The Push is written in the voice of a mother speaking to her husband, the father of her children. I found it a little confusing to start with because I could not work out who she was talking to. I was slightly annoyed that the husband was never named, he was always referred to as “you”. I could relate to the mother in some aspects, as a mother myself, but I had a much more normal upbringing than she had. The story focuses on the daughter and I found the storyline really intriguing and the book was hard to put down. As the mother of two young sons, I found a couple parts of the story confronting and the feeling stayed with me long after I had finished the book. – Melanie, SA, 4 Stars
The Push by Ashley Audrain is definitely a page-turner. It is a story of love and self-doubt. Can a mother’s love conquer feelings of doubt? Is what Blythe seeing actually true or is her mind and past playing tricks on her? – Heather, NSW, 4 Stars
This was such an engrossing read and after the first few chapters, I was hooked and struggled to put it down. I loved how there were a number of tough issues and topics highlighted throughout the book such as mental health, child abuse/neglect, relationships, parenting and infidelity, and that they were written so well. The characters were also written well and I was easily able to connect with them especially Blythe. Blythe’s raw, intense and somewhat controversial experience of motherhood was actually very refreshing and made this a great psychological, domestic drama that I really enjoyed reading. Tense, emotional, thought-provoking and horrifying in places, The Push is definitely a book that’s not to be missed in 2021! Thanks so much for a wonderful novel! – Jennifer, WA, 4 Stars
The Push gives a different perspective of motherhood and the impact on relationships that is not often written about. This book intrigues you from the beginning and takes you on an emotional roller coaster to the last page. It also brings up the debate around the impacts of nature versus nurture and how this shapes the people that we become. I really enjoyed this book and would recommend it to others to read. However, as a mother, it will definitely pull at your heartstrings. – Meaghan, ACT, 4 Stars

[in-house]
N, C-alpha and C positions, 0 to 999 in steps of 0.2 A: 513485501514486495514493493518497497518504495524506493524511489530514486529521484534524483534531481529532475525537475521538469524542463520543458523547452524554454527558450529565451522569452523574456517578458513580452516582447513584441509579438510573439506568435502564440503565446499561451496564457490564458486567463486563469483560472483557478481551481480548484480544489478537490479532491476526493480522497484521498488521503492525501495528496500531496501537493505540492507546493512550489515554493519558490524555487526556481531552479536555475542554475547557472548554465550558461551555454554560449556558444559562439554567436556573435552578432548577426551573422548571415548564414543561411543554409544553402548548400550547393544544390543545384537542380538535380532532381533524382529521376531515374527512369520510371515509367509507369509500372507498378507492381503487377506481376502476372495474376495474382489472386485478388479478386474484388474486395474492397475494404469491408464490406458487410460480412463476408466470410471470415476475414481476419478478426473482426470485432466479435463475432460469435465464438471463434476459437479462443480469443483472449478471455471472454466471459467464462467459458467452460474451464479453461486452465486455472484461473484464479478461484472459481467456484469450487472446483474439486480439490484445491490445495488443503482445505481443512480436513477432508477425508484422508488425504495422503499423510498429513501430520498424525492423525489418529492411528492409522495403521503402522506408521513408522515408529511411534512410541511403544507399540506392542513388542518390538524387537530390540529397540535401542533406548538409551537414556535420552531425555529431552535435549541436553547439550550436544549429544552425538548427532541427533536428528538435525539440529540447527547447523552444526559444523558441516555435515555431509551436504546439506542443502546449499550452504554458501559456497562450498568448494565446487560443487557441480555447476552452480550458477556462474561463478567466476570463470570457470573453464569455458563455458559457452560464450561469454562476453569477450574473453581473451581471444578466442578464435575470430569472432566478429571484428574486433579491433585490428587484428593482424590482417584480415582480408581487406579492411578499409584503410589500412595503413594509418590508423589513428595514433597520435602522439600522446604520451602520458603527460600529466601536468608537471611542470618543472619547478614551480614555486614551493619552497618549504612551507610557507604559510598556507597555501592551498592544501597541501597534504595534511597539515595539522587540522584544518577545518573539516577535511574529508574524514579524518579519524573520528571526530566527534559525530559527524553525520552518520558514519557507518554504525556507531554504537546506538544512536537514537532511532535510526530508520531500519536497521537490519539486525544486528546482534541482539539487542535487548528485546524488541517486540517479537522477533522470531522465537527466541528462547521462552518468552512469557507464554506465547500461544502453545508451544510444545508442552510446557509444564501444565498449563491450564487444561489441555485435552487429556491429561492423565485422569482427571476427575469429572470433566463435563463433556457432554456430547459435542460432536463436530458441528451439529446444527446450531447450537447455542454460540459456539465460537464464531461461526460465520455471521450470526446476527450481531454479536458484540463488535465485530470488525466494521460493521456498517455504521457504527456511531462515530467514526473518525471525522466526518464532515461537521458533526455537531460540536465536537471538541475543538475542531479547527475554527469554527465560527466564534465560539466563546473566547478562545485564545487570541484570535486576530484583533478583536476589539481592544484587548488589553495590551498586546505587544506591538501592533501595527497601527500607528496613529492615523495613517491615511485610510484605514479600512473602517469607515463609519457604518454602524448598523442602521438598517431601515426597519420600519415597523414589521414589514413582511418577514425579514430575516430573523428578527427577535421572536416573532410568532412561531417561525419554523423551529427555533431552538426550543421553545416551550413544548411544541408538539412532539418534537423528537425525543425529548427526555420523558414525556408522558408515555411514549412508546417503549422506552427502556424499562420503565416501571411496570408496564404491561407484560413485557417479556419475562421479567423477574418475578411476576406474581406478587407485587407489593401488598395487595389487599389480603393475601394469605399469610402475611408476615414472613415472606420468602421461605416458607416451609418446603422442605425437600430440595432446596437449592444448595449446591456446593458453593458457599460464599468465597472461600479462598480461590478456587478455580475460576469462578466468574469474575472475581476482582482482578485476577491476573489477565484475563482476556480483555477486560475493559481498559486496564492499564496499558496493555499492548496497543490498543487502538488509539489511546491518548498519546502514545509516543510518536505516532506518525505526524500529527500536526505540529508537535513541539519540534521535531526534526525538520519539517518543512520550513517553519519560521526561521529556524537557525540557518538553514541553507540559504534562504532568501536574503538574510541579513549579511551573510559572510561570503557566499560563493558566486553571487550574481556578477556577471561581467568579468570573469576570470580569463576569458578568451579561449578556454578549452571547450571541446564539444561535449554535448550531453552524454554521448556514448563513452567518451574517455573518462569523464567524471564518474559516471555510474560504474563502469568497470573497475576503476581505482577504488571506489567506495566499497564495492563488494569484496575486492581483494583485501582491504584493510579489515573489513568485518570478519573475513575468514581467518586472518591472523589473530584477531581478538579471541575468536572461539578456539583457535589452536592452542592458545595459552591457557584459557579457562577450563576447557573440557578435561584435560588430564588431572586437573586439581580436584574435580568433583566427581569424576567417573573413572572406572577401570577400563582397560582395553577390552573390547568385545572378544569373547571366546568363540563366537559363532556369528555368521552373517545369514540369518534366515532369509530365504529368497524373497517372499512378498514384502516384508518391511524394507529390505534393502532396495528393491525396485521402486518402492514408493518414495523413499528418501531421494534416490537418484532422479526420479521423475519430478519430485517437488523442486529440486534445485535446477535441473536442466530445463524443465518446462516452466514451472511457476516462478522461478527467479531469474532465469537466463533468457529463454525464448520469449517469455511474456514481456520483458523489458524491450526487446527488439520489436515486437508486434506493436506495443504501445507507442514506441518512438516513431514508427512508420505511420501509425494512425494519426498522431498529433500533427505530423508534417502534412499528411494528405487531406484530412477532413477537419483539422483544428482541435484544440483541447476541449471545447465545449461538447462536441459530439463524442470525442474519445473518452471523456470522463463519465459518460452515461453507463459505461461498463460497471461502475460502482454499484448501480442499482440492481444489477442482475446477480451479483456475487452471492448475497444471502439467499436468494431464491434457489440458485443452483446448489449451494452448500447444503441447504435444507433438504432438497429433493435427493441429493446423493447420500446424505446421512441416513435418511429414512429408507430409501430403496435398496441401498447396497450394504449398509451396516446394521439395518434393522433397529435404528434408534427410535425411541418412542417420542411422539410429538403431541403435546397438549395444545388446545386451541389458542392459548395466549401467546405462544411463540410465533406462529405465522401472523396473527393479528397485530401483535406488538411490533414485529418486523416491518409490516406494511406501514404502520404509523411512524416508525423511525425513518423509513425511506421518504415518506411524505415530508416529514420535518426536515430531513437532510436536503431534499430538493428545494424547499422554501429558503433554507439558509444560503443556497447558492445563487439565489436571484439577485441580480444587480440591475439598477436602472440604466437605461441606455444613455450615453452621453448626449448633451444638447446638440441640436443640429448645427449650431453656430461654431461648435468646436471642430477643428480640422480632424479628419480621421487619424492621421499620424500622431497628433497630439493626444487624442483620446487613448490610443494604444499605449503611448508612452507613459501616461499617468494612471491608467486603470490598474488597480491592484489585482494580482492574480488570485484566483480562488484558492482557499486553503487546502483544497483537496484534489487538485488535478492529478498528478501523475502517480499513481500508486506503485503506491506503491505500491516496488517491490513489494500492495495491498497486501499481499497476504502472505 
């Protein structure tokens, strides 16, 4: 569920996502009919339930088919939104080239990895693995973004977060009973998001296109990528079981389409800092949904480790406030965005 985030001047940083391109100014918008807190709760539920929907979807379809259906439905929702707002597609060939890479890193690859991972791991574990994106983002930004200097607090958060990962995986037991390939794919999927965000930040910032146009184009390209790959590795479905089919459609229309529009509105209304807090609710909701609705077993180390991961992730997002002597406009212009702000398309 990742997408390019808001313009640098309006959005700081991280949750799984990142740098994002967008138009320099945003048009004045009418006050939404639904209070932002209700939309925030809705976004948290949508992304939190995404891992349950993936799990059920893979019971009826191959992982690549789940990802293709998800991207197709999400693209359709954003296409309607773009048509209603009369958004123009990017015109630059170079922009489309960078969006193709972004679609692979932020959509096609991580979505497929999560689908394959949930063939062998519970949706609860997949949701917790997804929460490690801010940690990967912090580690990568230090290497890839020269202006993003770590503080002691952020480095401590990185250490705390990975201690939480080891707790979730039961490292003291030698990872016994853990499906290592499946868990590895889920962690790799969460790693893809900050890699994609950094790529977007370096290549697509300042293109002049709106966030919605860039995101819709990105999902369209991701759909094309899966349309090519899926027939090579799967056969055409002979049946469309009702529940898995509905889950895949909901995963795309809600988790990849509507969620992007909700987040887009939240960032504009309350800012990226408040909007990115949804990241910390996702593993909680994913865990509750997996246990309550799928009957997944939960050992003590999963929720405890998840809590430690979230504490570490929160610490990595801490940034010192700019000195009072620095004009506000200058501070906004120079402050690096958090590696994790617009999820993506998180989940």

The story looks at the way Blythe deals with parenting her children. To understand the book looks at the relationship between Blythe’s mother, Cecilia, and her own mother, Etta. Mental illness is the catalyst in Cecilia’s initial want of the city life and a career. This is then short-lived when she becomes pregnant. Her inability to accept her own child and leave her behind then has a flow-on effect on Blythe when she becomes a mother to Violet. Her feelings are confused and she struggles through early childhood with her and often suspects Violet is different from other children, almost vindictive. With the arrival of her next child, Sam, Violet seems to become a loving sister. A major incident then occurs in their lives. Blythe loses her marriage to Fox – the thing that she held close to her heart. He pursues a new relationship and fatherhood with Gemma. Violet is pivotal in these relationships. Friendships develop and are then broken. Violet’s behaviour is not all it seems. Blythe struggles on through her life and eventually, her feelings about Violet are taken seriously. A good read! – Lisa, SA, 4 Stars